There are many species of pine and its essential oil is a favorite, especially used to help with respiratory complaints. It is also sued to help treat cuts, sores, and skin conditions, along with muscle aches, joint pain, and to improve poor circulation.
Pinus sylvestris, also called Scots Pine, is the national tree of Scotland.
A few dozen research articles have been catalogued on pine. There are multiple similar species that have also been researched. Studies have demonstrated antimicrobial and especially antifungal activities in vitro. It has also shown in vitro antioxidant activity. In folkloric medicine, it has primarily been used as a respiratory aid, anti-inflammatory, insect repellent, and for treating wounds. A few modern research studies have been found on these traditional uses. Click the button below for a detailed review of research.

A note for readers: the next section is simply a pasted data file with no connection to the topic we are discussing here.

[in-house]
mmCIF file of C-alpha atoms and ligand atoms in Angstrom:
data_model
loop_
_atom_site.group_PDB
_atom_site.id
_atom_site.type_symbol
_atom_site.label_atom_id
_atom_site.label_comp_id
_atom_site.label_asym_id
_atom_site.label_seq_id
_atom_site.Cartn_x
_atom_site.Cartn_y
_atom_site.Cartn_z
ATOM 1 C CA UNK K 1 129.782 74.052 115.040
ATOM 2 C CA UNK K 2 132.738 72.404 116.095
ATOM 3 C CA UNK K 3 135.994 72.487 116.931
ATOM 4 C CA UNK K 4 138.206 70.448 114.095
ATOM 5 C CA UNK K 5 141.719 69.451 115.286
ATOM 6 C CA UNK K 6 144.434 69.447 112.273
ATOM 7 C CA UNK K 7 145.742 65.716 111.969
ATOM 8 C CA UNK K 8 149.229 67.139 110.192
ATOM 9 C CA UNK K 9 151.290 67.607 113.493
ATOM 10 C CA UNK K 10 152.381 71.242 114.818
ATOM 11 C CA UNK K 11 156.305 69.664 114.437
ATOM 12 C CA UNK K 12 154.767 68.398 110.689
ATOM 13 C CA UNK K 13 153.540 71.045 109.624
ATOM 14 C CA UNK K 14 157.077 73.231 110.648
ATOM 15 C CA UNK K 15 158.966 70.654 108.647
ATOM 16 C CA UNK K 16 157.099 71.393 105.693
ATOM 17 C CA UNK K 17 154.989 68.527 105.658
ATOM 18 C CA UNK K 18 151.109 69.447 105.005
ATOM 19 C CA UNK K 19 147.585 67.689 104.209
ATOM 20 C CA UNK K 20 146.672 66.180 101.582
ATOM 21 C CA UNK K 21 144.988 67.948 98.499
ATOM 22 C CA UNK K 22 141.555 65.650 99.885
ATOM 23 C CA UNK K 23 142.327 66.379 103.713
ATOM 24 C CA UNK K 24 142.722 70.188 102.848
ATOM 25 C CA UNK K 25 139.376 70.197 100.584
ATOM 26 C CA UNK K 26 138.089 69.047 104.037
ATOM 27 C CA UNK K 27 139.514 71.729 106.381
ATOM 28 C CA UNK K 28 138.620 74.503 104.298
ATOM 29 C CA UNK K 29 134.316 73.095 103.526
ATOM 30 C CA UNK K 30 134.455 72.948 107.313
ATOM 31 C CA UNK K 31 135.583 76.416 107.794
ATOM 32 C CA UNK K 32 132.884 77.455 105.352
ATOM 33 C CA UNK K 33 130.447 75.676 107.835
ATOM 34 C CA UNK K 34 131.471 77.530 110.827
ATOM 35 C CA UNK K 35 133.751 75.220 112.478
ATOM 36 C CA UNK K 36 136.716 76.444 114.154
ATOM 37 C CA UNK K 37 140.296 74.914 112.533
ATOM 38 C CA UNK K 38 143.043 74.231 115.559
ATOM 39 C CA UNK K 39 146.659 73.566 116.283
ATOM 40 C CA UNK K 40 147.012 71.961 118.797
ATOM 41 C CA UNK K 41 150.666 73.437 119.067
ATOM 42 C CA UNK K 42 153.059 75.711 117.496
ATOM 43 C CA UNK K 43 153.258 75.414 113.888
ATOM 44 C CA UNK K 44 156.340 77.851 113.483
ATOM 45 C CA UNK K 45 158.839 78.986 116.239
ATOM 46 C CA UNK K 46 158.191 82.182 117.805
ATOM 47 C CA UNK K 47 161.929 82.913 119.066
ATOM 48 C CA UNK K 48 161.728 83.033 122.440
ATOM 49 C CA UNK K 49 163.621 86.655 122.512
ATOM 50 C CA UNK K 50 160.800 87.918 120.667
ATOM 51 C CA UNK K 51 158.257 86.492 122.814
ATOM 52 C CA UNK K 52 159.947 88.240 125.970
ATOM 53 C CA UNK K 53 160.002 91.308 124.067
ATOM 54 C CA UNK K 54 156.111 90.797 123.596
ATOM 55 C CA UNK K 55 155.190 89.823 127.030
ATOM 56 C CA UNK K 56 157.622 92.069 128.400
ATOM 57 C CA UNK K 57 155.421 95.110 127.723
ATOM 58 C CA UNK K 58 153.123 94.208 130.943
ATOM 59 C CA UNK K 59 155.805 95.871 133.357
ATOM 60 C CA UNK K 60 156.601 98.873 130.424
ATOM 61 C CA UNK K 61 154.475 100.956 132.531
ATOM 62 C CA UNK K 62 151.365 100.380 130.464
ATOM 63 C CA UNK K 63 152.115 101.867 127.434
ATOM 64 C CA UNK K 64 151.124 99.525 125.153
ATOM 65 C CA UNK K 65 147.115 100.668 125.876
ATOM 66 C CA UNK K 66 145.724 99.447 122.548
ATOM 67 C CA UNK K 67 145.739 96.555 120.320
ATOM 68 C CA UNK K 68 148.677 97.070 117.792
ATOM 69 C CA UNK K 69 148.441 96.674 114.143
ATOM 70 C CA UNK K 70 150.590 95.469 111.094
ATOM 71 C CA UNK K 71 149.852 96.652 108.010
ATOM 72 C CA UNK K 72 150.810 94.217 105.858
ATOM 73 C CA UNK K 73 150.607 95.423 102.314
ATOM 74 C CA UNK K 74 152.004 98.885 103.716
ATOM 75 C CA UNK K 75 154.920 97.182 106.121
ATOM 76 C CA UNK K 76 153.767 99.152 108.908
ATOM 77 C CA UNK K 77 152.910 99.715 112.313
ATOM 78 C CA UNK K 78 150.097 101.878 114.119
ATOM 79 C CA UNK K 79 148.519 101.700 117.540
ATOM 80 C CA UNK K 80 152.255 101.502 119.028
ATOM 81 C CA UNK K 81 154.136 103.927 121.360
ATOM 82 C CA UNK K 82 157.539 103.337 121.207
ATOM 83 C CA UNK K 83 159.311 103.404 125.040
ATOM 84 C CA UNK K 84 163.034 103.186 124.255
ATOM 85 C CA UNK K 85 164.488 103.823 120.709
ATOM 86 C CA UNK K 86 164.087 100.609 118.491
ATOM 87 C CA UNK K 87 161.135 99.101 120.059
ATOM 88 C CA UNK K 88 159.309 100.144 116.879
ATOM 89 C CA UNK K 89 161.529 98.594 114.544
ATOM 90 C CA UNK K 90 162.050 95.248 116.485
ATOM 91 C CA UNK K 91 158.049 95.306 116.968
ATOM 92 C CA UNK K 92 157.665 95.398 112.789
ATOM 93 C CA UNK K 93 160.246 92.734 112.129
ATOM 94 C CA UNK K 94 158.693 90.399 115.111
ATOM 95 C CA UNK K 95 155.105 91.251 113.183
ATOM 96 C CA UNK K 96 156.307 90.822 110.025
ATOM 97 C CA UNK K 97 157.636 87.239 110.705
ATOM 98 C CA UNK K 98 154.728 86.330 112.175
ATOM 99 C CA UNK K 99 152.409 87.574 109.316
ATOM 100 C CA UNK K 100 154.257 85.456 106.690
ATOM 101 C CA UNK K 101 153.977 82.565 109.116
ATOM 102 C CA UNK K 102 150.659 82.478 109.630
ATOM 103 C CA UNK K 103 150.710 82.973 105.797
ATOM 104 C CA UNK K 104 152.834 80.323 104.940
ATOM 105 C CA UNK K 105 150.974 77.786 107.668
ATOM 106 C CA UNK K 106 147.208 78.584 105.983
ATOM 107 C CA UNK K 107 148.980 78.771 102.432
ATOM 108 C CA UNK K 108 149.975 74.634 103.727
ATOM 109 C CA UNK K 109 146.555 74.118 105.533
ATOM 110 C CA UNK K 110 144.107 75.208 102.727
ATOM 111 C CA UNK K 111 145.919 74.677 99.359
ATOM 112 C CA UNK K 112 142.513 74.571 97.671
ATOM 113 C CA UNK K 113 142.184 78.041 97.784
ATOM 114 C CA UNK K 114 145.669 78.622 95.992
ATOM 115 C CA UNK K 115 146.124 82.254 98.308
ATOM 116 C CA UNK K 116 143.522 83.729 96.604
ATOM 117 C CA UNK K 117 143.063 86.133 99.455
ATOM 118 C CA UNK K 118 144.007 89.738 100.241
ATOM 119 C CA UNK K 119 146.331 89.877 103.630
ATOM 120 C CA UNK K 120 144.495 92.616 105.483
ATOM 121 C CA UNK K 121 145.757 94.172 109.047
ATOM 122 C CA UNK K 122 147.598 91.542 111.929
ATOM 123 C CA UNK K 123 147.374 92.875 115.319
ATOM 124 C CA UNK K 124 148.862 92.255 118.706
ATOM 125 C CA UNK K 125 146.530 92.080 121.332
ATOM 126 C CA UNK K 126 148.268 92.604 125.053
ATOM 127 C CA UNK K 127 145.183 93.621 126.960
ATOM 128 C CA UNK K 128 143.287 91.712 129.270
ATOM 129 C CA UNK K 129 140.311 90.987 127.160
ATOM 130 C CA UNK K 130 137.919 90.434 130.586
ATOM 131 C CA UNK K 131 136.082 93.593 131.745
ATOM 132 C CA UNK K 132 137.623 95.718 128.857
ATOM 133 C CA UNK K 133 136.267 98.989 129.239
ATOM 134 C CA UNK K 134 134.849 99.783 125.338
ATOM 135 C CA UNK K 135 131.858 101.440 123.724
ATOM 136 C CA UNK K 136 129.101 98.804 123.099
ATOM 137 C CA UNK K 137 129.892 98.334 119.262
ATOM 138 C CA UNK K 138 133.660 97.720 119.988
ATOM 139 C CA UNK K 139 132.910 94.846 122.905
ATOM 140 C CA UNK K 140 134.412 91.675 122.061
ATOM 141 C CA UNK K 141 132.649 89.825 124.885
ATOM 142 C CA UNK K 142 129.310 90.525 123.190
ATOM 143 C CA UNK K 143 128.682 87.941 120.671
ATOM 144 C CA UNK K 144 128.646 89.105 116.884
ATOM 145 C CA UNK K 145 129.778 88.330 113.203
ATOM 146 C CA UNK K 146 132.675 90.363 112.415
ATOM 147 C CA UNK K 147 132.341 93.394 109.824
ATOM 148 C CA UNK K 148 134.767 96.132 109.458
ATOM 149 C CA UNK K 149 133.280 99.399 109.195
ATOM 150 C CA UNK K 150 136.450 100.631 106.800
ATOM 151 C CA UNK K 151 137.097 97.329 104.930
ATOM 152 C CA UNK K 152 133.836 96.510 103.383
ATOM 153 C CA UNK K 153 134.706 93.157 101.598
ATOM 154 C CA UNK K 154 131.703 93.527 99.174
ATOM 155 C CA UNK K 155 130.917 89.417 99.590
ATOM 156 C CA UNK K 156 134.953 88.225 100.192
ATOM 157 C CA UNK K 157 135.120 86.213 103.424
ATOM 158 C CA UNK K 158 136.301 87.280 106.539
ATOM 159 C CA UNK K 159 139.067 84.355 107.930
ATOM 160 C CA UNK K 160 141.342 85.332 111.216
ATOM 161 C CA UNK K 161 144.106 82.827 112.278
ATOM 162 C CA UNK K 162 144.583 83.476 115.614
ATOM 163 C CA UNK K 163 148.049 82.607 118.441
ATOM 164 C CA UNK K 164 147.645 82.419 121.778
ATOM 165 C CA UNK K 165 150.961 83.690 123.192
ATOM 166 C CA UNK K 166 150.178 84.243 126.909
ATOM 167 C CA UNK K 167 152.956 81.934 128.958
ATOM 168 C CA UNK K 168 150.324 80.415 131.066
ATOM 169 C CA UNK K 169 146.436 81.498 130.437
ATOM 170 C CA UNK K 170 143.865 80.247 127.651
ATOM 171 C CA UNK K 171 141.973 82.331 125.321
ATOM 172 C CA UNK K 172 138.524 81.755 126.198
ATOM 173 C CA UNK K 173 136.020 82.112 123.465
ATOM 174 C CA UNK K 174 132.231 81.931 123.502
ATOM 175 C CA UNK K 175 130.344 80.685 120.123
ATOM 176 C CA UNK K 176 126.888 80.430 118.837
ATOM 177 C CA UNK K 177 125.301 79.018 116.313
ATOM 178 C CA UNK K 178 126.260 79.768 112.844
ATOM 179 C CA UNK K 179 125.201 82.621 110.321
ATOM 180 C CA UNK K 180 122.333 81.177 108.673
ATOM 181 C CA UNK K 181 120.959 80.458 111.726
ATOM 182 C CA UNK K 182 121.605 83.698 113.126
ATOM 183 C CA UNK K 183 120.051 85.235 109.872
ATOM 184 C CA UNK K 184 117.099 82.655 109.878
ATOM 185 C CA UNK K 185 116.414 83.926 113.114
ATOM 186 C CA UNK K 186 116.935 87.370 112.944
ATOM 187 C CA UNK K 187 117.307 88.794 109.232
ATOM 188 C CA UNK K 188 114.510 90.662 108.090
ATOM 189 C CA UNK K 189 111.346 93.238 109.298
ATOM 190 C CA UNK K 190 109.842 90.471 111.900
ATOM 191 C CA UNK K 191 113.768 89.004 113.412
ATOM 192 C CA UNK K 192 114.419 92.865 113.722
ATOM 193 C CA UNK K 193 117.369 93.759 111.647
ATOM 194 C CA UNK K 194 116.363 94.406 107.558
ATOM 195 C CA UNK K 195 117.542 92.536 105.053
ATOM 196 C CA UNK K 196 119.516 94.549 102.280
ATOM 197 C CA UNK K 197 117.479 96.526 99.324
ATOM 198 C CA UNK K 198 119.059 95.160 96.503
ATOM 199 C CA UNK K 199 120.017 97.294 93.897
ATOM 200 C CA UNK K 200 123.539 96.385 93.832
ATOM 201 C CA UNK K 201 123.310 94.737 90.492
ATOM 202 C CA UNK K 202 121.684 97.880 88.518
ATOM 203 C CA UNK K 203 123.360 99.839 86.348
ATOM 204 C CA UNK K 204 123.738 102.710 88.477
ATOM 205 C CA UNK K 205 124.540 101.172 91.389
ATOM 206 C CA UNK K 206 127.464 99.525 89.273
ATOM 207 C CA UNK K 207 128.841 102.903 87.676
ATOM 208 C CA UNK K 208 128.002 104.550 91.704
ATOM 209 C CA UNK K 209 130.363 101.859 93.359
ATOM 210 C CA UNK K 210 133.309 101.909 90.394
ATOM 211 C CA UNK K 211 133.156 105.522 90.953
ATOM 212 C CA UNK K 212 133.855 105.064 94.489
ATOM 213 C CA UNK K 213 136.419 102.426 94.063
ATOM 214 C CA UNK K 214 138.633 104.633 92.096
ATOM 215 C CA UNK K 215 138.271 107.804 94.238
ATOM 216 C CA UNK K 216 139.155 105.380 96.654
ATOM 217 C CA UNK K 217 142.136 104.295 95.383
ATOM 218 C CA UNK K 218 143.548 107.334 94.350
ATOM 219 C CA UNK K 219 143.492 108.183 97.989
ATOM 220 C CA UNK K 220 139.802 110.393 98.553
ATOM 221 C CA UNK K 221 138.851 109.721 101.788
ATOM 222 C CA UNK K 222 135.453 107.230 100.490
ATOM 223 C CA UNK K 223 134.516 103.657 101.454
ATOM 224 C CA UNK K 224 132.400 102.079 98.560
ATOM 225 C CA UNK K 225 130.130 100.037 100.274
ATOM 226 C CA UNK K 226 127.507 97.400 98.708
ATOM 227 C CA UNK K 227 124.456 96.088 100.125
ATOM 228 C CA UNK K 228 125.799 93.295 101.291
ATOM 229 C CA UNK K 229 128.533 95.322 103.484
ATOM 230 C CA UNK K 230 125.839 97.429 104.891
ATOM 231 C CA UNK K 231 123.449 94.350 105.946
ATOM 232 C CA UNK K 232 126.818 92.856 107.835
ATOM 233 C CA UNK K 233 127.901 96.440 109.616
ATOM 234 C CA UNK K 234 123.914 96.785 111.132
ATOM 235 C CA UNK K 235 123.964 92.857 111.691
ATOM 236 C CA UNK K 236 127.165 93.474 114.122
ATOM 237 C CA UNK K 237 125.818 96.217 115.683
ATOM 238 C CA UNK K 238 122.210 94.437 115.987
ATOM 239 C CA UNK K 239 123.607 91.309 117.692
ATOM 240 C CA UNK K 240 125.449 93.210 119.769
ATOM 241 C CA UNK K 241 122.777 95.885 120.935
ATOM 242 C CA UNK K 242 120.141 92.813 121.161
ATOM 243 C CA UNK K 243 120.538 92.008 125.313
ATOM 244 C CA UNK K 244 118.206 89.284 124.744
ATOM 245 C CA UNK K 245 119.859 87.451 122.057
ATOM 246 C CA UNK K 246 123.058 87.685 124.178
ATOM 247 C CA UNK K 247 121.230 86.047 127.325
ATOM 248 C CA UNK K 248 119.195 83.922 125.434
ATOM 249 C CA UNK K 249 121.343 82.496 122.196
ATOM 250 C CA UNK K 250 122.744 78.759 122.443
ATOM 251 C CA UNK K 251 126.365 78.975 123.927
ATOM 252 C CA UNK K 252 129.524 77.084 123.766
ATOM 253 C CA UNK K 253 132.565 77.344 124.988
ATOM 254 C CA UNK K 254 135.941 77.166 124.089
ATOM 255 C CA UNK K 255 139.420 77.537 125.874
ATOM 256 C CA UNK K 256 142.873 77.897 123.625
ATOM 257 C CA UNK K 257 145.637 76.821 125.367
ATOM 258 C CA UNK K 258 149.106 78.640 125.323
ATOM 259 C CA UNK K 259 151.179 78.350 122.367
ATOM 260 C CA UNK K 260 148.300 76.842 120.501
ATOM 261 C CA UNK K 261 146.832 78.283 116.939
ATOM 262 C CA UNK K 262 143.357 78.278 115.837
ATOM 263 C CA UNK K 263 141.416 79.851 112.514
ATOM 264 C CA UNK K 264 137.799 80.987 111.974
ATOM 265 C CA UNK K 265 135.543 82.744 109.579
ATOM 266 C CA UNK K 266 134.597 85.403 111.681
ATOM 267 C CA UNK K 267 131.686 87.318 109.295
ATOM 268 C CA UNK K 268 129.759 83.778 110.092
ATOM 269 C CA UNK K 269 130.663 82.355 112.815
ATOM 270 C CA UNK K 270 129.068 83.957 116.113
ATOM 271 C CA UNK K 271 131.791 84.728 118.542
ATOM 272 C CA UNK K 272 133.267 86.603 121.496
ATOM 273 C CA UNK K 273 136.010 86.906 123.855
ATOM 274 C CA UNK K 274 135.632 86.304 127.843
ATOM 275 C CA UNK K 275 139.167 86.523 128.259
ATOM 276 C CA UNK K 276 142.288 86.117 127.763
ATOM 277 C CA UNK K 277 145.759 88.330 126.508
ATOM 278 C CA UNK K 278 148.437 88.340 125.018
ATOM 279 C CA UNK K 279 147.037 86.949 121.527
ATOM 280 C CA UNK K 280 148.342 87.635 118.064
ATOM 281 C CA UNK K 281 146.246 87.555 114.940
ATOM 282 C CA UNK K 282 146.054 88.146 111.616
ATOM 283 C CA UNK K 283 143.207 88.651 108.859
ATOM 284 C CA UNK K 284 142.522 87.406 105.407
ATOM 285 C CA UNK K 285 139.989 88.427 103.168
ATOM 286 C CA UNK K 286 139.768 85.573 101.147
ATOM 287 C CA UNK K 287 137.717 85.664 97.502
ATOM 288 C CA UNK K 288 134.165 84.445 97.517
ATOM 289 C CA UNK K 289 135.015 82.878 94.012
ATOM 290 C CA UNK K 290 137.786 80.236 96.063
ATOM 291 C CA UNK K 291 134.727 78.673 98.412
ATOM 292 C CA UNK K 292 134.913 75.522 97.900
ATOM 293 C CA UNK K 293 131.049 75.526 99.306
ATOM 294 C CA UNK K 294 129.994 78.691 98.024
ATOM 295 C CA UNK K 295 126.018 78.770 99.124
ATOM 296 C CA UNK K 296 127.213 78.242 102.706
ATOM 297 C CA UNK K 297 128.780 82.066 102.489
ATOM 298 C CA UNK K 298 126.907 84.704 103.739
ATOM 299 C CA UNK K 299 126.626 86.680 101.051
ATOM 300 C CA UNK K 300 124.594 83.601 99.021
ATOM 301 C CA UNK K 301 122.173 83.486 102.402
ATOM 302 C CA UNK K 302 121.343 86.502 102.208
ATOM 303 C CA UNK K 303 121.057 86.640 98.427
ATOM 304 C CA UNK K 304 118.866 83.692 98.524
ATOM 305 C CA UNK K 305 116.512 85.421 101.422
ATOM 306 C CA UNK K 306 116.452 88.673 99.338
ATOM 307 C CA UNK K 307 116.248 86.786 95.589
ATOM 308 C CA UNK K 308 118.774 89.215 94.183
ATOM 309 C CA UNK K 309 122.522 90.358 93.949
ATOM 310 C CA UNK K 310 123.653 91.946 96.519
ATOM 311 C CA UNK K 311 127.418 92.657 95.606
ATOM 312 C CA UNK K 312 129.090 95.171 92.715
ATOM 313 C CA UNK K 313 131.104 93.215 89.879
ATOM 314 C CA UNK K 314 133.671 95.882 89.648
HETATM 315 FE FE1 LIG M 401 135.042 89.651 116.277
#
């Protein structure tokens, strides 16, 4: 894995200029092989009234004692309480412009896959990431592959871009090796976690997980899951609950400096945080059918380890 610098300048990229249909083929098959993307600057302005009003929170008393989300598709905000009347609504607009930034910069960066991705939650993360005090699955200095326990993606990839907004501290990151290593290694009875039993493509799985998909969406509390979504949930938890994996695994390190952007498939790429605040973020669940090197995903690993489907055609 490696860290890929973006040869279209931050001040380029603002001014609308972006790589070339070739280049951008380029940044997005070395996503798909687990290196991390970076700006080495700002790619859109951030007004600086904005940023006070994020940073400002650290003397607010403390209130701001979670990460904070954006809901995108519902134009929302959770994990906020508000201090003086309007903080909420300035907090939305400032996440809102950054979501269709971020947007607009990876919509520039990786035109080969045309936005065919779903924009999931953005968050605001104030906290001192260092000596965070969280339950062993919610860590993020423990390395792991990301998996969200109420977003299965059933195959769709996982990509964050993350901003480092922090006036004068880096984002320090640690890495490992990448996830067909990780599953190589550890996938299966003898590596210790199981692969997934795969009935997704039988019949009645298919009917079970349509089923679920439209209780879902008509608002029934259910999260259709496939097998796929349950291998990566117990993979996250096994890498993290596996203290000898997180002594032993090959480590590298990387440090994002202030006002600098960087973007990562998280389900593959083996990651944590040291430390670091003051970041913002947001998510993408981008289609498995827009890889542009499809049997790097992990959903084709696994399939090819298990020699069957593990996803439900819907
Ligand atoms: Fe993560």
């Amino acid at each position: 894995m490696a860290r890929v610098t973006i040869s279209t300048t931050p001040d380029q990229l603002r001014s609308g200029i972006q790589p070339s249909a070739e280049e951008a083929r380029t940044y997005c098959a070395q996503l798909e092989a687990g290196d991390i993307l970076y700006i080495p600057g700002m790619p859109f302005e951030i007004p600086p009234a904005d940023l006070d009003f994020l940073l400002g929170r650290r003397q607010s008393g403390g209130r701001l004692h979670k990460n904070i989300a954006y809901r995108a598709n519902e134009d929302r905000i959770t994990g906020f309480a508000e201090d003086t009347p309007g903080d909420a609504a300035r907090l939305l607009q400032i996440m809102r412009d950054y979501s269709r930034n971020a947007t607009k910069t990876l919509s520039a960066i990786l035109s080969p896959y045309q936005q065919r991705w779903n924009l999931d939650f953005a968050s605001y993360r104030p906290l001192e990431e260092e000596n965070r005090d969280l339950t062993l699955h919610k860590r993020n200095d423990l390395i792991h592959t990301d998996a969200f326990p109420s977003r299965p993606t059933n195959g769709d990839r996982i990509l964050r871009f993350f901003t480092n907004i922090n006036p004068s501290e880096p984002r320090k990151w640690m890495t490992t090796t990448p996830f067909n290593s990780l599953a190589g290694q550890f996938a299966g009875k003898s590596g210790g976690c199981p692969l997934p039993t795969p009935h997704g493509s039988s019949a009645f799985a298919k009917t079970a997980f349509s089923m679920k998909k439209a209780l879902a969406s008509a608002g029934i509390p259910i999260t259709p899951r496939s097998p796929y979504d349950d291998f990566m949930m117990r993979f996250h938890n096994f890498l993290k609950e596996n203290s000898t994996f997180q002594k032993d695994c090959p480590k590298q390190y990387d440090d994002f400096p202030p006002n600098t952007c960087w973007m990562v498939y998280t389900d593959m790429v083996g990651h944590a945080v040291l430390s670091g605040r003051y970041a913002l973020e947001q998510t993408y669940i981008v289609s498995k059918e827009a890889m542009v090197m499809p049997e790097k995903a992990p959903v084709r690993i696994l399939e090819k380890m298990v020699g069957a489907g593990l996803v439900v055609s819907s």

Latin Name: Pinus Sylvestris
This evergreen pine has short spikey needles and pine cones. The bark is dark greyish brown at the base, with taller branches being orange.
Extracts have been made from the bark, although other plant parts including the cones and needles have been used in remedies. More research is necessary.
Oil comes from the needles, and is colorless to pale yellow, with a strong coniferous, woody, fresh, and slightly sweet aroma.